• Wed. Feb 14th, 2024

News Eyeo

All Important News

New York still in the midst of flu season

ByEditor

Feb 11, 2024

Even though we’ve made it halfway through the winter, we haven’t yet made it through flu season. “We do see an earlier spike of flu A cases and then later on in the spring, right around this time of year, we actually tend to see a second spike of flu b infections,” said Marielena Velez de Brown, deputy commissioner for Monroe County Department of Health.

Around this time of year we actually tend to see a second spike of flu infections. Data from the New York State Department of Health shows that during the first week of February, over 1300 people were hospitalized with the flu, a 12% increase in hospitalized cases compared with the previous week. Medical professionals recommend the flu vaccine, the COVID vaccine and the RSV vaccine for general populations but especially for elderly people and children. And it has less to do with the cold weather than you may think. “It doesn’t really have anything to do with the weather, other than that it’s cold, and so folks tend to spend more time indoors, more time around other people,” Velez de Brown said. Health officials are also reminding people that it’s not just the flu to think about this time of year, as other respiratory illnesses like RSV and COVID are still prevalent.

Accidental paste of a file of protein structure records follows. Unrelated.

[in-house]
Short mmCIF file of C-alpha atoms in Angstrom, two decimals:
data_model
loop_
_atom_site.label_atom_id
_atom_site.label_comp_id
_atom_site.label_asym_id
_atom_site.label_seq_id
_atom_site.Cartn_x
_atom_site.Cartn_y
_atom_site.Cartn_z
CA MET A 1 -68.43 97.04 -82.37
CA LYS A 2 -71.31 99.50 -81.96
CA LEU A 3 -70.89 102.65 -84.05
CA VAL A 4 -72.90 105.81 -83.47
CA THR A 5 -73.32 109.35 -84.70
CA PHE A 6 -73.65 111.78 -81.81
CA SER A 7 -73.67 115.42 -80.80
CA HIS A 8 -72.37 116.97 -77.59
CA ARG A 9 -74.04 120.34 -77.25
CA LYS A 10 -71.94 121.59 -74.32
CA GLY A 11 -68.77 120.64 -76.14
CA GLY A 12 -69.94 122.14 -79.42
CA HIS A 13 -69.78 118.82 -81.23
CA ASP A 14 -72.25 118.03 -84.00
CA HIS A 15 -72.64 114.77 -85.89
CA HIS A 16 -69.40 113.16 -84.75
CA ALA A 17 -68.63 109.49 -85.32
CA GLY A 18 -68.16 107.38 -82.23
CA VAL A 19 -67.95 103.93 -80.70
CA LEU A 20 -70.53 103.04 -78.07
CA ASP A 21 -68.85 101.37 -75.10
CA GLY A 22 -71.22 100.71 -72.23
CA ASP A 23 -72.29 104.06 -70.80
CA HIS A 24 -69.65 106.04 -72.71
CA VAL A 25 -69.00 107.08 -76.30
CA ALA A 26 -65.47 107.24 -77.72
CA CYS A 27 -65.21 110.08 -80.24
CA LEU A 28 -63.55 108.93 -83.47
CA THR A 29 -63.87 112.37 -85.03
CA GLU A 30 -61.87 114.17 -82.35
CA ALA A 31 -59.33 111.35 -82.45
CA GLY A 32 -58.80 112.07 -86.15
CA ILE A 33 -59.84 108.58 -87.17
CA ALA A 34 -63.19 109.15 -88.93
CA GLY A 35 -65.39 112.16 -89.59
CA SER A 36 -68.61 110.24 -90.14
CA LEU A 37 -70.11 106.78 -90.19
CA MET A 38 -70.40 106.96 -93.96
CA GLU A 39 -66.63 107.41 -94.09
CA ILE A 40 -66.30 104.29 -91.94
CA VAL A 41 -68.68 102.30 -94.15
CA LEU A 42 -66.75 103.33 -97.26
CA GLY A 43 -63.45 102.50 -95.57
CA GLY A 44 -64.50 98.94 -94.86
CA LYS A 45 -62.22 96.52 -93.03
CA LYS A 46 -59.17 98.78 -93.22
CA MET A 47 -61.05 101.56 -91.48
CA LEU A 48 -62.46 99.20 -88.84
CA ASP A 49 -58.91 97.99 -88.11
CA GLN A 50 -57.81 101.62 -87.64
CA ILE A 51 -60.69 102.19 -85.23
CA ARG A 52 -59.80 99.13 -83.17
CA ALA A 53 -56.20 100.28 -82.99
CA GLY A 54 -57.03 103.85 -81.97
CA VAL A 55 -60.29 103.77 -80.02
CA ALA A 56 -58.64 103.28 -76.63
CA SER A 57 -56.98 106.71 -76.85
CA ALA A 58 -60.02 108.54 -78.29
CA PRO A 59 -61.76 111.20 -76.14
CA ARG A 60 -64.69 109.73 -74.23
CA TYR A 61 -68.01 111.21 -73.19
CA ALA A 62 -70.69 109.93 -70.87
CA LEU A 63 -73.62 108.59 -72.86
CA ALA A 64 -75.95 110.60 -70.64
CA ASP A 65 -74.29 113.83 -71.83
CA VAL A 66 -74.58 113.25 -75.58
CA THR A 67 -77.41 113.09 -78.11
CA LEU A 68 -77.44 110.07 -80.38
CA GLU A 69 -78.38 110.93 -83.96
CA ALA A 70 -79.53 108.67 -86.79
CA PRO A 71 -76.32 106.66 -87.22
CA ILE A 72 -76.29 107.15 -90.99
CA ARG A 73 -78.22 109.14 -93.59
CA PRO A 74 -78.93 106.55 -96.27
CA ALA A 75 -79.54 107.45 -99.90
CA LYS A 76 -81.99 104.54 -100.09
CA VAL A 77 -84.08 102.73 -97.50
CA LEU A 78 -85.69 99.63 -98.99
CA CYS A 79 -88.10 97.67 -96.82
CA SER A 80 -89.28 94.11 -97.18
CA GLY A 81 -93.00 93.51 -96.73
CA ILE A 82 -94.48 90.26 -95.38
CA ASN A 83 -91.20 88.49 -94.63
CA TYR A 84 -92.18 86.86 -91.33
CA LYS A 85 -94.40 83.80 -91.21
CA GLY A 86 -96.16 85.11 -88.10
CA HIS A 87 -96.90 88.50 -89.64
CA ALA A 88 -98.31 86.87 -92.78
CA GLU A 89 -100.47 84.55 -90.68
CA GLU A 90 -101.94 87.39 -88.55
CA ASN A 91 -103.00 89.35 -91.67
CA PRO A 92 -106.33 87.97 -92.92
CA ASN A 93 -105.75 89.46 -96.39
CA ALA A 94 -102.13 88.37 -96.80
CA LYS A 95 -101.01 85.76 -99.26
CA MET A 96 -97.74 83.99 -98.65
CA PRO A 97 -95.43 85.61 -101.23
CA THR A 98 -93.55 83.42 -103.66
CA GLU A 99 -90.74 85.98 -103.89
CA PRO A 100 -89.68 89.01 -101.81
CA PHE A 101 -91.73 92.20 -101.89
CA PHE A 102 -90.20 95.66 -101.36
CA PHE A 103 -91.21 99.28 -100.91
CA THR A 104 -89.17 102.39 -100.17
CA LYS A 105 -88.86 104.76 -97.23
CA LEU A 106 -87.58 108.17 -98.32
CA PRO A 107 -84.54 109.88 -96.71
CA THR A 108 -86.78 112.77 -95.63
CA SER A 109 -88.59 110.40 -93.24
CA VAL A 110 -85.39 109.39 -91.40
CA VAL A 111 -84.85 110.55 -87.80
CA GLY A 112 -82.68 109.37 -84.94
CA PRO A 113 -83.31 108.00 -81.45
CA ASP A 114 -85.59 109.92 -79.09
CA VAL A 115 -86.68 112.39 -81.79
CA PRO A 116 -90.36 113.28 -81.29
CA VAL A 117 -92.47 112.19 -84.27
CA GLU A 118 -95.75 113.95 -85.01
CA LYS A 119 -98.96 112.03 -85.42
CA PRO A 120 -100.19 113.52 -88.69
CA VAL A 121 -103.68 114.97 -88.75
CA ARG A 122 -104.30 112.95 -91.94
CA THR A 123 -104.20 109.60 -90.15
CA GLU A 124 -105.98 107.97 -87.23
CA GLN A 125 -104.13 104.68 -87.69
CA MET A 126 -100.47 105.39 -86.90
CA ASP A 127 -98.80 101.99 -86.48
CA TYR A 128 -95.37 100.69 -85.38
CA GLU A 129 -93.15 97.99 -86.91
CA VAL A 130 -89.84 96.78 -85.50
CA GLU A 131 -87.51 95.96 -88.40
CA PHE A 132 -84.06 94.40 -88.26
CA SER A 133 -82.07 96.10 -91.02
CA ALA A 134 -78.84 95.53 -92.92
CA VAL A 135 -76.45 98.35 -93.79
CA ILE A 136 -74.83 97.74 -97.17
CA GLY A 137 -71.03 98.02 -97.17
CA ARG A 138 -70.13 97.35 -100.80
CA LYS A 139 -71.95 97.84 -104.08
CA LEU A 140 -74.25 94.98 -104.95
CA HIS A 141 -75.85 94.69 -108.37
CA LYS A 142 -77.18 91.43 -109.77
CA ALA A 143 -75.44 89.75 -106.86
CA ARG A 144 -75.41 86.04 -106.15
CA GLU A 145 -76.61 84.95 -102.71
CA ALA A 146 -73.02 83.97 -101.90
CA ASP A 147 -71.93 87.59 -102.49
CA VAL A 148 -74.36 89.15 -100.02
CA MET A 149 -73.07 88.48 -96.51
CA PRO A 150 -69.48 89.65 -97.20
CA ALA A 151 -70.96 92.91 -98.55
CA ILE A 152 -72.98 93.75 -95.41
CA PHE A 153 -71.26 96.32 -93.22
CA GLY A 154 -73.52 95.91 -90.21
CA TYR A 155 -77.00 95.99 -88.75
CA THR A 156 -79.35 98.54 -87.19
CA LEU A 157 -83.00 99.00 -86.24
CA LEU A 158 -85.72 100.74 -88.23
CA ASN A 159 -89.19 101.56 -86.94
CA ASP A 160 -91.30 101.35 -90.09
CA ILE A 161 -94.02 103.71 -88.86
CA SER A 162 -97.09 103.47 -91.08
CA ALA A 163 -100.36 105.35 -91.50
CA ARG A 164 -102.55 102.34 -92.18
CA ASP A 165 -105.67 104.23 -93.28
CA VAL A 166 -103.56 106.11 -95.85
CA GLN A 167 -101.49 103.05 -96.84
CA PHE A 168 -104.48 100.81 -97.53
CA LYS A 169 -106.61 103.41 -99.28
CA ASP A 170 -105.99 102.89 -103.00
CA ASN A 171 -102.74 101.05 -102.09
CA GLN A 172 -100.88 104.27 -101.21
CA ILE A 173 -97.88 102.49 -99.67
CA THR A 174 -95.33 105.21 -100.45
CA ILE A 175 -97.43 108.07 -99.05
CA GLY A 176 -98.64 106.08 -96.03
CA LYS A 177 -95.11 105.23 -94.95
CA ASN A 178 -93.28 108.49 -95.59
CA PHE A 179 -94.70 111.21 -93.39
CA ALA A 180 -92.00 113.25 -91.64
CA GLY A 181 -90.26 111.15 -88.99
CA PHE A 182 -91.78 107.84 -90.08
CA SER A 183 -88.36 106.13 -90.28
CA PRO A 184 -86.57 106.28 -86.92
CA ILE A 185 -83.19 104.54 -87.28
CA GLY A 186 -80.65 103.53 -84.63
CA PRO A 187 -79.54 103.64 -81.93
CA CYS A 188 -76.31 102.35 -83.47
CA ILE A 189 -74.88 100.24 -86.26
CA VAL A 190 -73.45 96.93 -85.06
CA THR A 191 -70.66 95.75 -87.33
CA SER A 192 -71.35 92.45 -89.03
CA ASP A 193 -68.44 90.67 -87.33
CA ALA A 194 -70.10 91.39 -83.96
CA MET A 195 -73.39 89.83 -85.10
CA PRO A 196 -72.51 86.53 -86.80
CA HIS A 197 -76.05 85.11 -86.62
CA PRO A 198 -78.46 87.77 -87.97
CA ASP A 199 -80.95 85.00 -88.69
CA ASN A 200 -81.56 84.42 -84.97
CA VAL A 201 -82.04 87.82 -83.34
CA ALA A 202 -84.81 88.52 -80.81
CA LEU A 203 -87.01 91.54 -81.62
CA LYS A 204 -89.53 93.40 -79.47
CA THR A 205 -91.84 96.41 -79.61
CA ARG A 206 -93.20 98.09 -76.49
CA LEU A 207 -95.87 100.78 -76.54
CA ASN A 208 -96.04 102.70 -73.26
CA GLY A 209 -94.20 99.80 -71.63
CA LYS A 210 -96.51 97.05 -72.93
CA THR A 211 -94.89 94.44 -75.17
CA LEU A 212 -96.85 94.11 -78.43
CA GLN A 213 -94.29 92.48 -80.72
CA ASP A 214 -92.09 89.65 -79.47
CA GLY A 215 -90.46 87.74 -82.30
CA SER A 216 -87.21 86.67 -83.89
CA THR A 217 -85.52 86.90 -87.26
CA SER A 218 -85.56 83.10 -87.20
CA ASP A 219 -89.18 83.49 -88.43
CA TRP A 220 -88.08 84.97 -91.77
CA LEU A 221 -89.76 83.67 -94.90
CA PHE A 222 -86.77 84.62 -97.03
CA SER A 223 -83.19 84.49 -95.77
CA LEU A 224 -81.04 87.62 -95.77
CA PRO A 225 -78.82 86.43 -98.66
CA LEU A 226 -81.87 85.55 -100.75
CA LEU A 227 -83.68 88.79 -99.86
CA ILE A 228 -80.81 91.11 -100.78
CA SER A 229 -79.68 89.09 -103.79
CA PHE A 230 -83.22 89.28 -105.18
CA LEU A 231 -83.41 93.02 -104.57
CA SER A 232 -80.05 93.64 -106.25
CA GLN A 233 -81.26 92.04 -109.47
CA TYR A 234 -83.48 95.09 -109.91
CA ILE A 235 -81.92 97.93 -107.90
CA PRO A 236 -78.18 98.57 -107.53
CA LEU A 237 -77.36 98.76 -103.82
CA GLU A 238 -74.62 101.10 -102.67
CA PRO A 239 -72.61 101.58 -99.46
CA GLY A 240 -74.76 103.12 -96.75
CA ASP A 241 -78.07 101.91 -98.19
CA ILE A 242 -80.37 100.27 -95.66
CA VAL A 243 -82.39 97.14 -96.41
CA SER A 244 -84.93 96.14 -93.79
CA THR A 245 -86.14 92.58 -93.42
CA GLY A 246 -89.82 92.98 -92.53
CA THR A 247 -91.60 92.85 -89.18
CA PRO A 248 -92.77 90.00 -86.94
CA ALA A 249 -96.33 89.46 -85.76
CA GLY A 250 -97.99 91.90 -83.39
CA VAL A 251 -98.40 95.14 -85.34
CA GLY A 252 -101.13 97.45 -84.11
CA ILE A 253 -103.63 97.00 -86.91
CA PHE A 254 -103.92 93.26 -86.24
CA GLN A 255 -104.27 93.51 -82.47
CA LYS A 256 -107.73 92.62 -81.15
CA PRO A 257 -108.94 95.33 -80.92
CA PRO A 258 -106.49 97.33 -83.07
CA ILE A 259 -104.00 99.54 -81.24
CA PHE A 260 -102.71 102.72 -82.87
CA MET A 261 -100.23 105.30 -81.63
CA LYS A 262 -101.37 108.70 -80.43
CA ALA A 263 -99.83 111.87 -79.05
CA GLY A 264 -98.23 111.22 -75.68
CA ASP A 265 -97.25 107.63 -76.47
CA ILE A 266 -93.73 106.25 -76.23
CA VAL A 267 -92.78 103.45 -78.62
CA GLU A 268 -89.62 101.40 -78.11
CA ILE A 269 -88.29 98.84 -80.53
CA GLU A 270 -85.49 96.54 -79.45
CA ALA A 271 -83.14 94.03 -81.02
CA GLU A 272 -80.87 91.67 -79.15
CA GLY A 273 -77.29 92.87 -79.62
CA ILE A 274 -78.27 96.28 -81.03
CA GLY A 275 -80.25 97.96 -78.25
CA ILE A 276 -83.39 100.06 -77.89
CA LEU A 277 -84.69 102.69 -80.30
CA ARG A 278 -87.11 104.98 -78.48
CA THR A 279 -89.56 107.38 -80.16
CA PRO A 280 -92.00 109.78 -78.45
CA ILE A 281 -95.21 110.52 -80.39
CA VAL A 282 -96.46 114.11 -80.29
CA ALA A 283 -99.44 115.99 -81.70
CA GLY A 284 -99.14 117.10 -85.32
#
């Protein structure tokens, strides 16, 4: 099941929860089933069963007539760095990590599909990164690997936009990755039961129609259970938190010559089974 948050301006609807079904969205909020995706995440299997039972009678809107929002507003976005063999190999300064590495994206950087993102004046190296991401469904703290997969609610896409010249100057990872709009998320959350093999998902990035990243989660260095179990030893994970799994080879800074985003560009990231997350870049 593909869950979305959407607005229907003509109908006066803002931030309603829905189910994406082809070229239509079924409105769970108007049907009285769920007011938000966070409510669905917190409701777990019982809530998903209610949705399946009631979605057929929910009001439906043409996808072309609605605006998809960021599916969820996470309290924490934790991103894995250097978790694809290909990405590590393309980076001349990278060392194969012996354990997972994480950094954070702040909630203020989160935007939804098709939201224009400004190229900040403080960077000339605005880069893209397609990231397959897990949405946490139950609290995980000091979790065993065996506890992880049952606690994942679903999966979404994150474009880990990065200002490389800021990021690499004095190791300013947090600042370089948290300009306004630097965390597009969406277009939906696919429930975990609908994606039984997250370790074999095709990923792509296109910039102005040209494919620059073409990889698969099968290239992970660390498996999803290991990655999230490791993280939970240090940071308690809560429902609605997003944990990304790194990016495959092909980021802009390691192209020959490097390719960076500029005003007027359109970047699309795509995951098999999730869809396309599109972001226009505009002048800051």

“We’re really encouraging everyone to think about all three of those illnesses together kind of together in a similar manner because those are the viruses that folks can share in these winter months,” Velez de Brown said. Data from the New York State Department of Health shows that during the first week of February, over 1,300 people were hospitalized with the flu, a 12% increase in hospitalized cases compared with the previous week. “With flu, with COVID, any of these respiratory viruses, every year the virus is going to mutate a little bit, is going to change. So that’s why every year folks have to get a new vaccine,” said Velez de Brown. It’s about making vaccines the best way to protect yourself and others and keep hospitalizations down.

“We definitely strongly recommend the flu vaccine, the COVID vaccine and the RSV vaccine for general populations but especially for older folks and children,” said Velez de Brown. “Every year we do see hospitalizations and deaths from these conditions and they are completely preventable if folks get their vaccines.”

By Editor

Leave a Reply